Frequently Asked Questions
How do vaccines work?
Vaccines train our body’s immune system to recognize and destroy a particular virus. This prevents the virus from being able to infect our body and cause disease.
How does our immune system “recognize” a particular virus?
In most cases, our immune system recognizes a specific part that is on the outside of the virus and that is often needed by the virus to infect cells in our body.
What are vaccines made of?
In many cases, conventional vaccines consist of the actual virus – but in a form that cannot cause disease (as it’s been killed or attenuated).
What is different about the vaccines that Acuitas Therapeutics is helping to develop?
The vaccines that Acuitas is helping to develop use a new technology called messenger RNA (or mRNA) technology. This allows vaccines to be developed much more quickly than ever before. Rather than injecting the entire virus as a vaccine, mRNA tells our body to make the component of the virus that our immune system recognizes.
Why is the technology called messenger RNA?
All living organisms, including humans and viruses, make proteins. Proteins are the workhorses that carry out all of the tasks needed by that organism. The “blueprints” for these proteins are in our genes (DNA), but this information needs to be converted into a message that tells the body to make a particular protein. This message is called messenger RNA (mRNA). An mRNA for a virus will tell the body to make a viral protein.
Scientists can make a synthetic mRNA that provides the body with the information to make any protein that is needed.
What technology does Acuitas provide that allows mRNA vaccines to work?
If we want to use a synthetic mRNA as a vaccine (or a drug), there are two challenges. First, the mRNA is very fragile and if injected into the body, it would break down very quickly. Second, it is a very large biological molecule and it cannot get into our cells – and it needs to get into the cells in our body to work. Acuitas provides tiny delivery vehicles (lipid nanoparticles) that protect the mRNA after it is injected and then the lipid nanoparticles carry the mRNA into our cells, allowing it to do its important job.
Can you provide an analogy as to how the Acuitas delivery technology works?
Imagine that you want to buy an exceptionally fragile glass ornament online and you would like to have it delivered to your home. If you used the equivalent of the Acuitas delivery technology, we would pack the ornament inside our carrier to shield it. No matter how bumpy or rough the journey was, our delivery technology would make sure that the ornament was protected. Our carrier would find your house, open the front door by itself, let itself in, unwrap your glass ornament, and leave it in the front hallway for you to pick up.
How does the Acuitas team work with partners in developing a vaccine? What is this process?
The first step is to identify and select the viral part that our immune system will be best able to recognize. Our partner synthesizes the mRNA. This mRNA is then provided to Acuitas and we put it inside our lipid nanoparticles (LNP). We then send the mRNA, packaged inside our LNP, back to our partner to test. Once these studies have been completed – and submitted to the regulatory authorities for review – clinical trials can begin.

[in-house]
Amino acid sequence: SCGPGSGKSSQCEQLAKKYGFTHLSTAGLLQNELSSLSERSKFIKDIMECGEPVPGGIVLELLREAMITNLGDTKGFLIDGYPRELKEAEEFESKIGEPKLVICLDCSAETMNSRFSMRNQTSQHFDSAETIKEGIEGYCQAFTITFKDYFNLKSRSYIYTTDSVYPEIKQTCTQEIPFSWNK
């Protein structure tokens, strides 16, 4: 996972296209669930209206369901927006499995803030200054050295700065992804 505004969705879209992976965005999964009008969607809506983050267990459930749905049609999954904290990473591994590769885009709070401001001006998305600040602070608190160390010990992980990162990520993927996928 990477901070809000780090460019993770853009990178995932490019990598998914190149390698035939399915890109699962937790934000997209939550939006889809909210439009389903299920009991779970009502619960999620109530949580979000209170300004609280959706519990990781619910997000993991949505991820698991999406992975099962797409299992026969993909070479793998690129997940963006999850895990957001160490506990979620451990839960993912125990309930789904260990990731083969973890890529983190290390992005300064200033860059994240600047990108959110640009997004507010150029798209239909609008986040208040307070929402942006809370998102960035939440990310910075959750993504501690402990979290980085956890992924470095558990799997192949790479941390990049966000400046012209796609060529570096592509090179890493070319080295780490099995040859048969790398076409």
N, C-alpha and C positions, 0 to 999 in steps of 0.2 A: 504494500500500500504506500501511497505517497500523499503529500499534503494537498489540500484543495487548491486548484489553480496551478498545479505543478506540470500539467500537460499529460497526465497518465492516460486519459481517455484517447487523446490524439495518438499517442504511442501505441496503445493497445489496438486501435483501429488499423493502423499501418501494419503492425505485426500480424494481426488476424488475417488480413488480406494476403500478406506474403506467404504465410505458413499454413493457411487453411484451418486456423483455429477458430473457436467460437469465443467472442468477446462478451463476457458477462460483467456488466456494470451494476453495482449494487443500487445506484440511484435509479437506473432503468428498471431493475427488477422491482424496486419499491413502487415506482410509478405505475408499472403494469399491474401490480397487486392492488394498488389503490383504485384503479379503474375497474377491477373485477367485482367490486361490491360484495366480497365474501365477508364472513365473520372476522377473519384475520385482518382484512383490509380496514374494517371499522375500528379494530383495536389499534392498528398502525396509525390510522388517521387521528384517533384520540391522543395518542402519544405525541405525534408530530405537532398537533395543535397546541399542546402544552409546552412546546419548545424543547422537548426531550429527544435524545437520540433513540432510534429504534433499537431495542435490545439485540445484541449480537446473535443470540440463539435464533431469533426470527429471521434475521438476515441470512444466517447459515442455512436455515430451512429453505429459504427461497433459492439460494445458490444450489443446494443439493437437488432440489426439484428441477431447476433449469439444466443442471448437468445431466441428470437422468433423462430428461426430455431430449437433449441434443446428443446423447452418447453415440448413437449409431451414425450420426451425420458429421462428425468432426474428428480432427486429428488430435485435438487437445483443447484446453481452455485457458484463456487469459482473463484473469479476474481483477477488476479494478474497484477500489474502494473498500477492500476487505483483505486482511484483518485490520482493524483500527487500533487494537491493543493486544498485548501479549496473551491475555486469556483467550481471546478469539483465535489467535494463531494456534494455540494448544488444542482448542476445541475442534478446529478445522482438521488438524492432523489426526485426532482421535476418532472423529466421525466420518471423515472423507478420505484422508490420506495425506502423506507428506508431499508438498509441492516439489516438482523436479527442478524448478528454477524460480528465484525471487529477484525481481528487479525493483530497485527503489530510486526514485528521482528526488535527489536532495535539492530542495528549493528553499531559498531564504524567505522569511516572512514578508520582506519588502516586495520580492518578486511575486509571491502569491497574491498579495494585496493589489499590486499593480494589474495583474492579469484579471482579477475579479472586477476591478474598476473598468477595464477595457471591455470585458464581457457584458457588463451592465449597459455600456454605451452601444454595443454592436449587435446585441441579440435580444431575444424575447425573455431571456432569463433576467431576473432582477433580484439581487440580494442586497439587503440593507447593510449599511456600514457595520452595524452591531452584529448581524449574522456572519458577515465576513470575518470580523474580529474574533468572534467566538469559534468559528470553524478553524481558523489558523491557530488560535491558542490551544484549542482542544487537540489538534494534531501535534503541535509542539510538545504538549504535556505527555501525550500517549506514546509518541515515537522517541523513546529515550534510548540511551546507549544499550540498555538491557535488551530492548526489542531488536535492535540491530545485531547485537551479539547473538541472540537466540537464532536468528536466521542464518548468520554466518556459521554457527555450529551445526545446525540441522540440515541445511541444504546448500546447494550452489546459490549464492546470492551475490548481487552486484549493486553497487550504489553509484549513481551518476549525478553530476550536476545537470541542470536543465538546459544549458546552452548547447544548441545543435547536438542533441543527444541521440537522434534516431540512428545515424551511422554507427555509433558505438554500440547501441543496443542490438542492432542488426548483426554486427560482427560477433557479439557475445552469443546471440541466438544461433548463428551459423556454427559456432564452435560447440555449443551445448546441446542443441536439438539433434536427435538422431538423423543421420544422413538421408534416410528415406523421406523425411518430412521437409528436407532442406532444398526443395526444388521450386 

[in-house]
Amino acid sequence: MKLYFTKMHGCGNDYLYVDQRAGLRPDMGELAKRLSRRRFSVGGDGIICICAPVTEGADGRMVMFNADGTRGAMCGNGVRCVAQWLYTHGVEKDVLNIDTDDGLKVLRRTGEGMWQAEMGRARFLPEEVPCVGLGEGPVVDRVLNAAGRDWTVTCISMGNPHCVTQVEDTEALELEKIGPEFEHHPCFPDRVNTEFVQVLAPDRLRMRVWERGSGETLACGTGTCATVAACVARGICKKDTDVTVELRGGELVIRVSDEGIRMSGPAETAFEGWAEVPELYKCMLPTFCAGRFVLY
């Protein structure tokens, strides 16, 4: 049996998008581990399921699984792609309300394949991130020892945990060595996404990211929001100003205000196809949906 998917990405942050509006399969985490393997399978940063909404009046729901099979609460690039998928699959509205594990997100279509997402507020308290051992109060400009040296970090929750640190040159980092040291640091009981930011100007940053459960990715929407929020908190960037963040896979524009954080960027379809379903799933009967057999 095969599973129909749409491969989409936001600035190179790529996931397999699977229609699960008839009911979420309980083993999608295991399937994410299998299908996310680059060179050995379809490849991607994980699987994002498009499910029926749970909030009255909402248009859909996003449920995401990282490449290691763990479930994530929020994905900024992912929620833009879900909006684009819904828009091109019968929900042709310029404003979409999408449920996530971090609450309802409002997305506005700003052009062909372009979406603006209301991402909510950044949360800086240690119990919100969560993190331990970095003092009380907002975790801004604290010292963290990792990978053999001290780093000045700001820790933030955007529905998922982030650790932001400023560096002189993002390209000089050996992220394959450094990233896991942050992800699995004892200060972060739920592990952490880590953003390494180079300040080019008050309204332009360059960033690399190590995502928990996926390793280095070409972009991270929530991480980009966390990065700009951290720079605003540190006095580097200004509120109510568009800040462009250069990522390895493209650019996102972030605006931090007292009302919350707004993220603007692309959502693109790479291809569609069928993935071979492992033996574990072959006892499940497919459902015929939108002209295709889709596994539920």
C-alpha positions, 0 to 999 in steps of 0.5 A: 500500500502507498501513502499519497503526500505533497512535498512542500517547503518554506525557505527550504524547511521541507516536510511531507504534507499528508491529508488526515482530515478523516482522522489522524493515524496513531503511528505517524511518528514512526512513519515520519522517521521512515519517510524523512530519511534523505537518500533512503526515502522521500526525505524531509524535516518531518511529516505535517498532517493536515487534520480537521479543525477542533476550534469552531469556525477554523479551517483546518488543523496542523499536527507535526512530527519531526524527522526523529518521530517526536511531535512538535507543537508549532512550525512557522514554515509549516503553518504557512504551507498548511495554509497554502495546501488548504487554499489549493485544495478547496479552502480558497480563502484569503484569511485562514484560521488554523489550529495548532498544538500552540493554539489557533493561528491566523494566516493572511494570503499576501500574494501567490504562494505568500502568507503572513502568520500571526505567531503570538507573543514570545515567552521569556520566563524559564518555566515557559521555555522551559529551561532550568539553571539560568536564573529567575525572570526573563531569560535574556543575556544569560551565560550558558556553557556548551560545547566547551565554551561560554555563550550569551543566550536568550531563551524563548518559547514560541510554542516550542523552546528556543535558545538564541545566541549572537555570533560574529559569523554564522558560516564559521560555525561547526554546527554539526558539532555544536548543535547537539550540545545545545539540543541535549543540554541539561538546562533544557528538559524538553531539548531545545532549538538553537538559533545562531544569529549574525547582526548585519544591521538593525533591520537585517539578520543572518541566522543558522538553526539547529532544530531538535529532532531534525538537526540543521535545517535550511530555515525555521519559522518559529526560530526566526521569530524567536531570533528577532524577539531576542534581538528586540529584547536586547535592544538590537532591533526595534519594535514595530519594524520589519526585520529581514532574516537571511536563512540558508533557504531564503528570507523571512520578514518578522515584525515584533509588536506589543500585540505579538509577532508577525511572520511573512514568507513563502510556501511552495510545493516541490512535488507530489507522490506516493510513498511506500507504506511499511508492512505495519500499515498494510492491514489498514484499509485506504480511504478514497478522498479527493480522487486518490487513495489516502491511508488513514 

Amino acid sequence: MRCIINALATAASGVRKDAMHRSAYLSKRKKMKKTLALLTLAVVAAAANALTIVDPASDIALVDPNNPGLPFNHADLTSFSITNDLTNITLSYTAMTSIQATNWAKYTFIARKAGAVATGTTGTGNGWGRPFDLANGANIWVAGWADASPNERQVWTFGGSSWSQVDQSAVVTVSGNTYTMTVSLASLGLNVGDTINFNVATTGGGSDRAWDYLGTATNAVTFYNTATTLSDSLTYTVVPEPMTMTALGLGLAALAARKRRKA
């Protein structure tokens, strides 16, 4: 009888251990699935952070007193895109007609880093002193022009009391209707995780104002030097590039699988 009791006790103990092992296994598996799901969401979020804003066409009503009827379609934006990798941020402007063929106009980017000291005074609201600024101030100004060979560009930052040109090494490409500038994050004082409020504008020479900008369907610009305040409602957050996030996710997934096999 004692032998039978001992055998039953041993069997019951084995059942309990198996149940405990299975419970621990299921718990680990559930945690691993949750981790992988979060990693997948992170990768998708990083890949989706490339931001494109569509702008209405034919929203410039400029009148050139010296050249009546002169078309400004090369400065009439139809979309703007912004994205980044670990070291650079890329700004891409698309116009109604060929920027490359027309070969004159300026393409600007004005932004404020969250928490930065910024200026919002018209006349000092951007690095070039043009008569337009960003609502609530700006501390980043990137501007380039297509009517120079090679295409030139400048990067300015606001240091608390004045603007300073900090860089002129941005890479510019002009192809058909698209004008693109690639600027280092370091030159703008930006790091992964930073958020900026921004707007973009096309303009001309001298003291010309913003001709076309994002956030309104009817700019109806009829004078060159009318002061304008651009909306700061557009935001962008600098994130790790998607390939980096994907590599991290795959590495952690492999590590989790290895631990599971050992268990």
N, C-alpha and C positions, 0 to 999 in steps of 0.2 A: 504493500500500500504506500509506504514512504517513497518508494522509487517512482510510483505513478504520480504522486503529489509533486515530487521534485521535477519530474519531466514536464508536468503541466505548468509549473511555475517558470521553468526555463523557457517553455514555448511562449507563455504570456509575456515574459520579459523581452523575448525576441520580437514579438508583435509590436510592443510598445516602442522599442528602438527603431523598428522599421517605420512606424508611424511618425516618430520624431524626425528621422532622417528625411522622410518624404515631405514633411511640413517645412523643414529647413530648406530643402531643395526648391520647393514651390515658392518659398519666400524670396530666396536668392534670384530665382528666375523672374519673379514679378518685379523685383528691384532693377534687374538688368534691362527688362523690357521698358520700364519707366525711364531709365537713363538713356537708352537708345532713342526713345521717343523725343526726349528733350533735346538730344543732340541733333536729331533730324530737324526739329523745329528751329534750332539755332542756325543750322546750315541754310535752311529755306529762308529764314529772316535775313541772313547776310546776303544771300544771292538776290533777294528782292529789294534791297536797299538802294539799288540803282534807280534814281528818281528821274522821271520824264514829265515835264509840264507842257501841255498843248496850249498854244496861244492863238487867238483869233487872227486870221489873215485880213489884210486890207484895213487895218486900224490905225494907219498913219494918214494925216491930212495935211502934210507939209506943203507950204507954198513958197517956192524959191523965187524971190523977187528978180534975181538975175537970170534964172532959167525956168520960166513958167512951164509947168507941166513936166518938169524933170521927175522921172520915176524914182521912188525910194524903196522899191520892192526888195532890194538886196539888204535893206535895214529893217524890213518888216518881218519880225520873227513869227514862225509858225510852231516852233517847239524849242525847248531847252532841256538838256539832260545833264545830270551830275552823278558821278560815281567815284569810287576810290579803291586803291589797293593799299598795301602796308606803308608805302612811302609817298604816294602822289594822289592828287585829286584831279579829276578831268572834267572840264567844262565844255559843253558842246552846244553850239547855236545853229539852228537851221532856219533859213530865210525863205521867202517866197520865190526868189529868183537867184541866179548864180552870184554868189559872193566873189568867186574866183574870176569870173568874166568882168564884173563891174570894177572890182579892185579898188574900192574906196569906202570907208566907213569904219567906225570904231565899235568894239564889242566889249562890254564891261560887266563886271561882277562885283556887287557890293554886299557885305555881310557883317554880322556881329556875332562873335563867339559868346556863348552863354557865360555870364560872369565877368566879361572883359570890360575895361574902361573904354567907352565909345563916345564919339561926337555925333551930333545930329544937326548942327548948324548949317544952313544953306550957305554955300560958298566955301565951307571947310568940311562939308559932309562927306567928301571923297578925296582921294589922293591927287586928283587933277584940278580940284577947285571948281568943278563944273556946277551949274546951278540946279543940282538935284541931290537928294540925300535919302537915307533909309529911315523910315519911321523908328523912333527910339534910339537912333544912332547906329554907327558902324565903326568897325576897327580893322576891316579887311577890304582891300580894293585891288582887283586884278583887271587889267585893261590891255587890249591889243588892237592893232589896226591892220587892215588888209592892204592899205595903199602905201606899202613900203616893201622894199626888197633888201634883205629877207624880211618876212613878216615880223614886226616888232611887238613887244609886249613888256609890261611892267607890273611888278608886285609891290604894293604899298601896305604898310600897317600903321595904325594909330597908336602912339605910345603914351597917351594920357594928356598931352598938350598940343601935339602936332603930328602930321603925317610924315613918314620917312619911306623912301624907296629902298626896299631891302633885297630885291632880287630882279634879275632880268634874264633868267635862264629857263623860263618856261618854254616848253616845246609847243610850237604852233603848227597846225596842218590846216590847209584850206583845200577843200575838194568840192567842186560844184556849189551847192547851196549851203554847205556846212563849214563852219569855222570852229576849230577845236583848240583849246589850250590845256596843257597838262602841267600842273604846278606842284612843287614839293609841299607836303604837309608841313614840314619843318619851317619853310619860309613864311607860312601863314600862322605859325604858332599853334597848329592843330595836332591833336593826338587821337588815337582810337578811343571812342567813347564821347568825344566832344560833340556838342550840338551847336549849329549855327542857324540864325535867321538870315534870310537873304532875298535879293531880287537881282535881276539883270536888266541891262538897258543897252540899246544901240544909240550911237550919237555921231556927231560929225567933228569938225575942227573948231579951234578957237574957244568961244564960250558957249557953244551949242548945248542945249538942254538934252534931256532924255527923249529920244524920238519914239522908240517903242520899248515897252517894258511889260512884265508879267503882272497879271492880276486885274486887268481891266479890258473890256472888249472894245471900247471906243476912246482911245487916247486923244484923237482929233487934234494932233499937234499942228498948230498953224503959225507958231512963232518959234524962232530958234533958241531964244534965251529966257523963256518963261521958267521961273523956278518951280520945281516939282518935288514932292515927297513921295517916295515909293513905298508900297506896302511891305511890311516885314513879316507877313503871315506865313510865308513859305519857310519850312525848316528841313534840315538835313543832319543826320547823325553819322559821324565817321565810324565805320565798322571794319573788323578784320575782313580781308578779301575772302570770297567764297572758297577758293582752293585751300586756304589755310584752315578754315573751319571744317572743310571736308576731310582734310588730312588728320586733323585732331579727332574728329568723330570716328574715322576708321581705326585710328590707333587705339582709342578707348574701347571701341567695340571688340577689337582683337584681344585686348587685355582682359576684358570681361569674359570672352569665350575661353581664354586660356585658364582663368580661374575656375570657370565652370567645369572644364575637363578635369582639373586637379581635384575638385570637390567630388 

Do all vaccines need a technology similar to what Acuitas has developed?
No, older vaccines are often just the virus itself in a form that does not cause disease. It is only new vaccine technology, such as mRNA, that needs LNP delivery technology.
How is Acuitas technology developed in a unique manner for each virus?
Acuitas has devoted many years of research to create an LNP carrier that works really well for mRNA vaccines. An advantage we now have is that this same LNP carrier can be used for many different mRNA vaccines.
The components that make the LNP carrier are unique to Acuitas and because they are used in a pharmaceutical product, they need to be manufactured under very stringent conditions to ensure their purity and safety. Different mRNA vaccines can use these same LNP components which are now available from Acuitas. This greatly simplifies and streamlines the development of new mRNA vaccines.
It is crucial that, for each new mRNA vaccine, Acuitas ensures that the new mRNA can be packaged efficiently within the LNP. We want to make sure that we can produce the vaccine product with the highest efficiency.
What are the advantages of using an mRNA vaccine rather than a conventional vaccine to address a new virus such as COVID-19?
A major advantage of mRNA vaccines is that they can be developed much more rapidly in response to a new virus compared to conventional vaccines. This can be done as a result of advances in science that allow rapid sequencing of the genetic code of a new virus. For example, once COVID-19 was isolated, its genetic code was determined in just a few days. From this genetic code, we can then identify which virus part our immune system will be best able to recognize and can generate an mRNA to code this part within weeks. Then, taking a safe, well-characterized Acuitas LNP, with its proprietary components, a candidate vaccine can be rapidly taken into clinical testing. In addition, this approach permits a scaling up of the manufacturing of mRNA vaccines, allowing for the production of hundreds of millions of doses in a relatively straightforward manner.